April 1, 2018

Why Does the Orthodox Church Honor a Wicked Idolatrous King as Among the Righteous of the Old Testament?

By John Sanidopoulos

It's not often I rant, but I have studied the Ecclesiastical Calendar of the Orthodox Church for a number of years, and every now and then I come across something perplexing, but it is rare that I come across something so perplexing and wrong that I must outright disagree with the calendar and call for reform. One such time is on April 1st, and every year when I see this particular feast in the Church calendar, I feel like it is an April Fool's joke. But it is no joke, and I think it is something our Church leaders should look at very seriously, even though for some reason it seems like no one has ever objected to it, except me right now. Instead, you may only get some note that says: "The identity of this Saint is not known."

But I know exactly who he is, and anyone familiar with the Old Testament knows exactly who it is. We read in the Synaxarion of Constantinople under April 1st the following: "Righteous Ahaz died in peace." And when you look at a detailed calendar of the Church feasts under April 1st, you will see "Righteous Ahaz" mentioned (Old Testament saints most often bear the title of "Righteous"). The immediate reaction for those familiar with the only Ahaz in the Bible and Church history is: "Wait a minute, it can't be that Ahaz! You mean the Ahaz who swore an allegiance to the Assyrian gods and erected an altar in their honor in Jerusalem? You mean the Ahaz who offered up his son as a burnt offering to the god Moloch? You mean the Ahaz who when he died at the age of 36 was not brought into the sepulchre of kings because he died in wickedness and refused to worship the God of Israel? That Ahaz?" Yes, it is that Ahaz. But then you may ask me: "Are you sure it's that Ahaz?" Yes, I'm sure. "How are you sure?" Good question. This is how.

In the same Synaxarion of Constantinople, there are accompanying iambic verses most people don't pay attention to, which when translated read as follows:

Ahaz was brought to stand before God,
Ahaz who said, "I will not tempt my God."

So where did Ahaz say such a thing? If we turn to Isaiah 7:12, we read the following:

But Ahaz said, "I will not ask, nor will I tempt the Lord!"

In the Greek Septuagint, the quote says, "οὐδ οὐ μὴ πειράσω κύριον" (nor will I tempt the Lord), while in the Synaxarion of Constantinople the iambic verses say the quote says, "ου Θεόν μου πειράσω" (I will not tempt my God). This indicates a big difference of understanding this verse.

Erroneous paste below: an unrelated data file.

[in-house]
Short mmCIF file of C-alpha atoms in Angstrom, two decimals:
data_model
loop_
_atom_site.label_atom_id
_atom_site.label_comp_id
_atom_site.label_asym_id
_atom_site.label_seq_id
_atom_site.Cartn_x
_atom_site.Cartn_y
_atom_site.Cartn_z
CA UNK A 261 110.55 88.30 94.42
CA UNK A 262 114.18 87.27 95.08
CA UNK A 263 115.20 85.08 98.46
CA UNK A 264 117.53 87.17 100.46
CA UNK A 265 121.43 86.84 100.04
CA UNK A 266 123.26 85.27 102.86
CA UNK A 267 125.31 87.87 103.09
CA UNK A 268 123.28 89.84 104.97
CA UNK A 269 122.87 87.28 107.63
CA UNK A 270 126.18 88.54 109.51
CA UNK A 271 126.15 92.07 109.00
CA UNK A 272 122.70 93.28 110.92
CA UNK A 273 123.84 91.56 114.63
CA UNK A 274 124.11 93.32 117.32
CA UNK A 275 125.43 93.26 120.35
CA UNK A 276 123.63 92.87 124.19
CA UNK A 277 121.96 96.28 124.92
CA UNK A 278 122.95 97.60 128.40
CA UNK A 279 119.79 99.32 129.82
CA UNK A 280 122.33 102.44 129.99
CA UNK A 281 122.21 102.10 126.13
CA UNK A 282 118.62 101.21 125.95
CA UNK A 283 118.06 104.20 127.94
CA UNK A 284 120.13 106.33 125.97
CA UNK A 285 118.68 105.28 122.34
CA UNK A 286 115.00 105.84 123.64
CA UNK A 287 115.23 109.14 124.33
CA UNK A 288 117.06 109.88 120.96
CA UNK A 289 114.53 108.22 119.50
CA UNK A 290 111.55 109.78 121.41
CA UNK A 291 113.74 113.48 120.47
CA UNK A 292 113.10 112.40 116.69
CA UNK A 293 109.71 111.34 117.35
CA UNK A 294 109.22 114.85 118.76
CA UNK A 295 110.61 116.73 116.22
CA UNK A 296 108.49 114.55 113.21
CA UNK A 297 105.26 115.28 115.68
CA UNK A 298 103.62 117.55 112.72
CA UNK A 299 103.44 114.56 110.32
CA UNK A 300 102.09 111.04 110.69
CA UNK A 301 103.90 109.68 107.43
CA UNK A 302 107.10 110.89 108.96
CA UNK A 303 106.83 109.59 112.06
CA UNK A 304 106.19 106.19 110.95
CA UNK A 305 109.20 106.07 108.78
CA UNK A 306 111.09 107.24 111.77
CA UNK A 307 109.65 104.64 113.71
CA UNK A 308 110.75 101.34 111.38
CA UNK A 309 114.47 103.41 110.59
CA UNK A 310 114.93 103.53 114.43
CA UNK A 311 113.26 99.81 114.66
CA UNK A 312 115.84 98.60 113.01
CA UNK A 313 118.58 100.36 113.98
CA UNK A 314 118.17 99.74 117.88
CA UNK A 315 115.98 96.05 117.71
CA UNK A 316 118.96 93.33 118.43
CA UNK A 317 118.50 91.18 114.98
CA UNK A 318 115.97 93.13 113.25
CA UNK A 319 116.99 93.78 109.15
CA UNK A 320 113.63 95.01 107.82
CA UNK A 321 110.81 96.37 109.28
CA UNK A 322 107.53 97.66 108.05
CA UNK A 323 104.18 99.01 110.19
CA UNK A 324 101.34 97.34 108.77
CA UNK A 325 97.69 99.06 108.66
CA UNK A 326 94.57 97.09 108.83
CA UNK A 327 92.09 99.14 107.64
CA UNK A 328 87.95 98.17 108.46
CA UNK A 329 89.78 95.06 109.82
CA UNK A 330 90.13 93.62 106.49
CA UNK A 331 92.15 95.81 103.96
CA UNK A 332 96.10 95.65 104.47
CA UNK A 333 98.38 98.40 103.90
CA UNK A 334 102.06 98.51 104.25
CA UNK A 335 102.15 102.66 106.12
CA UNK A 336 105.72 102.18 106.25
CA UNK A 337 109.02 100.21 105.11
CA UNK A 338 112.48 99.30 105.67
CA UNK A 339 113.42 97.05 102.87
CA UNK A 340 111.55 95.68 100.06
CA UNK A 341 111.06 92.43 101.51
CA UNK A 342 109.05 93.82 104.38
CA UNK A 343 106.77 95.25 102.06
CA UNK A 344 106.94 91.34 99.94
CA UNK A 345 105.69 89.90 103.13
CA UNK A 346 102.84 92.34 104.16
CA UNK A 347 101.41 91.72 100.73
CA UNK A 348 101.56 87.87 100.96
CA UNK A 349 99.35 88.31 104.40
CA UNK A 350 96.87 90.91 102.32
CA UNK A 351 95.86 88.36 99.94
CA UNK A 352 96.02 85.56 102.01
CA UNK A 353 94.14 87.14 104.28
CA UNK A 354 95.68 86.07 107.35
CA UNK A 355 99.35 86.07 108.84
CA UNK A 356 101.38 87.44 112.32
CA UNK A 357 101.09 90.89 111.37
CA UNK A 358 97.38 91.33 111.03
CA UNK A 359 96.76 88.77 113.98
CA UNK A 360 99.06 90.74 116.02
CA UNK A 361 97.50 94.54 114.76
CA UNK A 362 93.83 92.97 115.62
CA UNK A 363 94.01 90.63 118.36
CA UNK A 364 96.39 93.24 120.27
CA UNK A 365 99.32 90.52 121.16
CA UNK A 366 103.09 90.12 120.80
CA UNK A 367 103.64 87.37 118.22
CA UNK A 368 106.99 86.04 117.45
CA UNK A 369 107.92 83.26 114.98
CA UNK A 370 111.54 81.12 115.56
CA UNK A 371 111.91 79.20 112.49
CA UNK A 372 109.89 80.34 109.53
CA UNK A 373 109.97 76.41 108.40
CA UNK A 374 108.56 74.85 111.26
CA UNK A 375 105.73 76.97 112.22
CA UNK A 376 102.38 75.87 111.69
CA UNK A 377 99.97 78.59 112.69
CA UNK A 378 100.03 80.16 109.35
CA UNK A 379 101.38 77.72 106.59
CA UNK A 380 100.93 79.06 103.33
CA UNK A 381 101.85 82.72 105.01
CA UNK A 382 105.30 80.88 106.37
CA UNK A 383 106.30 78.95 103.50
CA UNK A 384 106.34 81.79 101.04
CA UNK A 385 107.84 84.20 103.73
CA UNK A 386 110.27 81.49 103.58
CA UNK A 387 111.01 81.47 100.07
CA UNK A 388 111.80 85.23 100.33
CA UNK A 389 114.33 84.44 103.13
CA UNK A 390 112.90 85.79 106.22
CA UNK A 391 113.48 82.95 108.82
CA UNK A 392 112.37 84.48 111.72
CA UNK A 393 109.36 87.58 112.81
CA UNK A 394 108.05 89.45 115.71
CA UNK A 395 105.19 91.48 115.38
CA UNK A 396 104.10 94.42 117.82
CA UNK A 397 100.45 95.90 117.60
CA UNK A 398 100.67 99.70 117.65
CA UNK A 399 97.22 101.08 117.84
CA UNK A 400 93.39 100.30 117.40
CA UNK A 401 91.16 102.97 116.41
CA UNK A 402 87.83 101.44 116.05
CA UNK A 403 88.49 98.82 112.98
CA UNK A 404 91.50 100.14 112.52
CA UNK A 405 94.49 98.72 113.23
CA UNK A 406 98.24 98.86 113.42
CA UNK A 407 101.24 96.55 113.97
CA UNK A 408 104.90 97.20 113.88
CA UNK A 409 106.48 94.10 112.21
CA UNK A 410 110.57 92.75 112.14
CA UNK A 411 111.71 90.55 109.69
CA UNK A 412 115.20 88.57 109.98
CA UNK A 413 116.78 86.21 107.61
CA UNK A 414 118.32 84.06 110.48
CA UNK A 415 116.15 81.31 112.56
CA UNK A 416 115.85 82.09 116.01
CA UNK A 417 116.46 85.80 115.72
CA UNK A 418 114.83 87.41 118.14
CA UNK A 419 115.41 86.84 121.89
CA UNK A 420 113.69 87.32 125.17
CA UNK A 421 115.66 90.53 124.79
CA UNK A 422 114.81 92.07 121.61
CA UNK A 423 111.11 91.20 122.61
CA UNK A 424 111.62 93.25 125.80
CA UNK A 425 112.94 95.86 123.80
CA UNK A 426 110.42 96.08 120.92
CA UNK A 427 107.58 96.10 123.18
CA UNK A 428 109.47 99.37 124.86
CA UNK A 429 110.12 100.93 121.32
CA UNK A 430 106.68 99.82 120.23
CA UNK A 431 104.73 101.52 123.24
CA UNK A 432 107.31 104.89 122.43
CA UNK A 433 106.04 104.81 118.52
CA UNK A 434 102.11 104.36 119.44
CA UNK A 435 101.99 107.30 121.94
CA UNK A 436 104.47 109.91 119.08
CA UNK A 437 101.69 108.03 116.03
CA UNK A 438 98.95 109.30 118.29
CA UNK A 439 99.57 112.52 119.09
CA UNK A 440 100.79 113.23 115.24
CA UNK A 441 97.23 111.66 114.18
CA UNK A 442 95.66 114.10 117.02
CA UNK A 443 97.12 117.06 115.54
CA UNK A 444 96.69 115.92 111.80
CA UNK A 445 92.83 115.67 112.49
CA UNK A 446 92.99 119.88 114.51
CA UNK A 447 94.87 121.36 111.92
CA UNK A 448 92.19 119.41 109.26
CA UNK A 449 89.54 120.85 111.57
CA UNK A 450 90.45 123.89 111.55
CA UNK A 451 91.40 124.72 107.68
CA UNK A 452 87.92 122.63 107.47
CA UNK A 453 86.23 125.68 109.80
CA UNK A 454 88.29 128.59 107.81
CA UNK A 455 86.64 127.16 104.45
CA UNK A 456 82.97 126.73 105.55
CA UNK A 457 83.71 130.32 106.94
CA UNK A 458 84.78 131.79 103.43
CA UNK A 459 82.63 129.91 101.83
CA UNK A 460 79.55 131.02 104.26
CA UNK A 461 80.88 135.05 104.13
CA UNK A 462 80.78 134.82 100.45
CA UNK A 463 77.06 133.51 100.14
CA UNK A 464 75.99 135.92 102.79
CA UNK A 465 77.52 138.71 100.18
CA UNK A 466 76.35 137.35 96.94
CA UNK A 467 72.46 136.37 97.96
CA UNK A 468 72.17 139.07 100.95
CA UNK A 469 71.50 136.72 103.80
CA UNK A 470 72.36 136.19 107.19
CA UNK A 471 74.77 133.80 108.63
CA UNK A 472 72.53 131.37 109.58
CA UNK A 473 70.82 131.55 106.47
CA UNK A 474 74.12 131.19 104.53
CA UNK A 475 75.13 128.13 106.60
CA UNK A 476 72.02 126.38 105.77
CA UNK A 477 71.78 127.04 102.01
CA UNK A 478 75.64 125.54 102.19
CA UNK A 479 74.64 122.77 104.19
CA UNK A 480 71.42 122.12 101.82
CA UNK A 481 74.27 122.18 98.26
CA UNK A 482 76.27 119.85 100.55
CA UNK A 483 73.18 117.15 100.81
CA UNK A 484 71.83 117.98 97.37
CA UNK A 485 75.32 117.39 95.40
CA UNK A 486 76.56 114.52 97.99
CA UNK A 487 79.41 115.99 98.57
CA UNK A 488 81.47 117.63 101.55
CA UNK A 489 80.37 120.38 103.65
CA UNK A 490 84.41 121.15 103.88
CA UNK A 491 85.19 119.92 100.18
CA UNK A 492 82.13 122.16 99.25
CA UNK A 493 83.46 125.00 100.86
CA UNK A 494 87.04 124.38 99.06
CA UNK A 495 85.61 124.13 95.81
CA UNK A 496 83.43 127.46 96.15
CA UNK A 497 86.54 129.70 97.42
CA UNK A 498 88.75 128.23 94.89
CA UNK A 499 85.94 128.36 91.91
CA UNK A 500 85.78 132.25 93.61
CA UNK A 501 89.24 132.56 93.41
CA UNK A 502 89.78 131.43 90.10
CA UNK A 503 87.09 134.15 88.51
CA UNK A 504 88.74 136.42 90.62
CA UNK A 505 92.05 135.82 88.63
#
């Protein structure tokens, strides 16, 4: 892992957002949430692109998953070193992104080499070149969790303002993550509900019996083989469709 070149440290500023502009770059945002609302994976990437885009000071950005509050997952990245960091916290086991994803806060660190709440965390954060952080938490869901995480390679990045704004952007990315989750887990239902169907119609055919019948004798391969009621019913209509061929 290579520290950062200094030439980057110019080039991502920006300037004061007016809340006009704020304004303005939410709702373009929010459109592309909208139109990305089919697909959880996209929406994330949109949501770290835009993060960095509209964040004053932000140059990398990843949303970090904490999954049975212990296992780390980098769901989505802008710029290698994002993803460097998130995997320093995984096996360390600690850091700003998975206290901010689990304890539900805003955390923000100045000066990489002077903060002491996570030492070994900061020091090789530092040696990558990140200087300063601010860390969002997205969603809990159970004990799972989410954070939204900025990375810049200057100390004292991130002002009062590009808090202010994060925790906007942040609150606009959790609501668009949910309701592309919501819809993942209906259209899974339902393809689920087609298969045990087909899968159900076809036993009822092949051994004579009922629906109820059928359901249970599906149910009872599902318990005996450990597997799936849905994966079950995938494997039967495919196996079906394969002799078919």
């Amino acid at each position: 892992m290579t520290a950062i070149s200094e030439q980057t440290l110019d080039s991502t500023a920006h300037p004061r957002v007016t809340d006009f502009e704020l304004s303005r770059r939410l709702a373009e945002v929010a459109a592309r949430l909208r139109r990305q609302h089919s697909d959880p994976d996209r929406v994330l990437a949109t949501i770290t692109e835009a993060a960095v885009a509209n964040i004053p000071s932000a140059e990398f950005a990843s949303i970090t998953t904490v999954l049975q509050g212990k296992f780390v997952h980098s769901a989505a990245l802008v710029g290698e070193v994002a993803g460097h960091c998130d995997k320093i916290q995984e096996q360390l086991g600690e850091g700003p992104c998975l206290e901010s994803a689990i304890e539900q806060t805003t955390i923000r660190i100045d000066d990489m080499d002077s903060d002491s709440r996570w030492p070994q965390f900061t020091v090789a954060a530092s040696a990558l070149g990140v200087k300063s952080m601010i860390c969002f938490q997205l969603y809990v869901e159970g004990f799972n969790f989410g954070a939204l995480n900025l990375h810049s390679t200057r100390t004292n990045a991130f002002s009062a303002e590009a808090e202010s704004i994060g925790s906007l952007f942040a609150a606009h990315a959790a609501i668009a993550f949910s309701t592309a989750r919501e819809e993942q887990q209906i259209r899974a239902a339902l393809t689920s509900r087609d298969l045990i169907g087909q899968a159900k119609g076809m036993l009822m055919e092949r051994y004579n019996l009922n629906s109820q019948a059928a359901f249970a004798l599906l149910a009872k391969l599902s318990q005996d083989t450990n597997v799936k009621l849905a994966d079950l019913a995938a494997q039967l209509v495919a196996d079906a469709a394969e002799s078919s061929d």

When you read Isaiah 7 in context, Biblical commentators pretty much unanimously agree that when King Ahaz speaks in Isaiah 7:12, he is doing so as one showing a piety and faith he did not truly have. He is saying he will not put Yahweh to any such test as mentioned previously in the chapter by the Prophet Isaiah. Not, perhaps, without a sneer, he quotes almost the very formula of the Law of Moses: "Thou shalt not tempt the Lord thy God" (Exodus 17:2; Deuteronomy 6:16). He never calls Yahweh "my God", but he calls Him "the Lord". Perhaps he acknowledged Yahweh as a god among other gods, though weaker than his gods, but certainly not as his own god, as Scripture makes clear.

So why didn't the compilers of the Synaxarion of Constantinople understand this? Saint John Chrysostom knew, and wrote about it in his Homilies on Isaiah. My way of justifying the error is simple - whoever included the name of Ahaz, took the show of piety displayed in Isaiah 7:12 as if it were real piety, perhaps due to his own simplicity and lack of guile, and thus Ahaz earned his sainthood and title of "Righteous". But we know better now, so Ahaz should be removed from the calendar of feasts of the Church.

However, there is another problem. At the Gračanica Monastery in Kosovo, Serbia there is even a fresco of King Ahaz depicted among the righteous Kings of Israel and Judah, with a halo over his head (depicted at the top of this article). Clearly the iconographer was familiar with his inclusion in the Church calendar, but not with his story in the Old Testament (perhaps this may be why his face is scratched off?).

In all humility, I have no authority to change the calendar of the Church. So for now, at least on April 1st, I will refer to him as "Righteous Ahaz", until the day those in authority in the Church do what is right and remove him from the calendar. But I will do so merely commemorating the simplicity and lack of guile of the one who included him.